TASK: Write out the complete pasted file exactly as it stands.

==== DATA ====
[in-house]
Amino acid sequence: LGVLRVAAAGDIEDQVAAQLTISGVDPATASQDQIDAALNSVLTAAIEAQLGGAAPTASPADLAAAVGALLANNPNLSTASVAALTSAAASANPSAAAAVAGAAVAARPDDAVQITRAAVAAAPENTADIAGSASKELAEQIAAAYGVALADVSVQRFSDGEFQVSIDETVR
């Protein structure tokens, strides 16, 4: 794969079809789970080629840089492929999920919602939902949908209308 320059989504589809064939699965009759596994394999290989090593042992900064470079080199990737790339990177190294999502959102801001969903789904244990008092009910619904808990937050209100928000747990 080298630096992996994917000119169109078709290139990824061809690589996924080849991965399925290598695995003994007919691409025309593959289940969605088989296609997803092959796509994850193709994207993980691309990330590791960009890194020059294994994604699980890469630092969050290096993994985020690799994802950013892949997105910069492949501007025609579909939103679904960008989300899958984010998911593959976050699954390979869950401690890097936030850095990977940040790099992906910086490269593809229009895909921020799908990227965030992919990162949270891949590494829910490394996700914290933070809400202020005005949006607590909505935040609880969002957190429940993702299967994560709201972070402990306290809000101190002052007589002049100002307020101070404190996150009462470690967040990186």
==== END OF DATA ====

[in-house]
Amino acid sequence: LGVLRVAAAGDIEDQVAAQLTISGVDPATASQDQIDAALNSVLTAAIEAQLGGAAPTASPADLAAAVGALLANNPNLSTASVAALTSAAASANPSAAAAVAGAAVAARPDDAVQITRAAVAAAPENTADIAGSASKELAEQIAAAYGVALADVSVQRFSDGEFQVSIDETVR
């Protein structure tokens, strides 16, 4: 794969079809789970080629840089492929999920919602939902949908209308 320059989504589809064939699965009759596994394999290989090593042992900064470079080199990737790339990177190294999502959102801001969903789904244990008092009910619904808990937050209100928000747990 080298630096992996994917000119169109078709290139990824061809690589996924080849991965399925290598695995003994007919691409025309593959289940969605088989296609997803092959796509994850193709994207993980691309990330590791960009890194020059294994994604699980890469630092969050290096993994985020690799994802950013892949997105910069492949501007025609579909939103679904960008989300899958984010998911593959976050699954390979869950401690890097936030850095990977940040790099992906910086490269593809229009895909921020799908990227965030992919990162949270891949590494829910490394996700914290933070809400202020005005949006607590909505935040609880969002957190429940993702299967994560709201972070402990306290809000101190002052007589002049100002307020101070404190996150009462470690967040990186």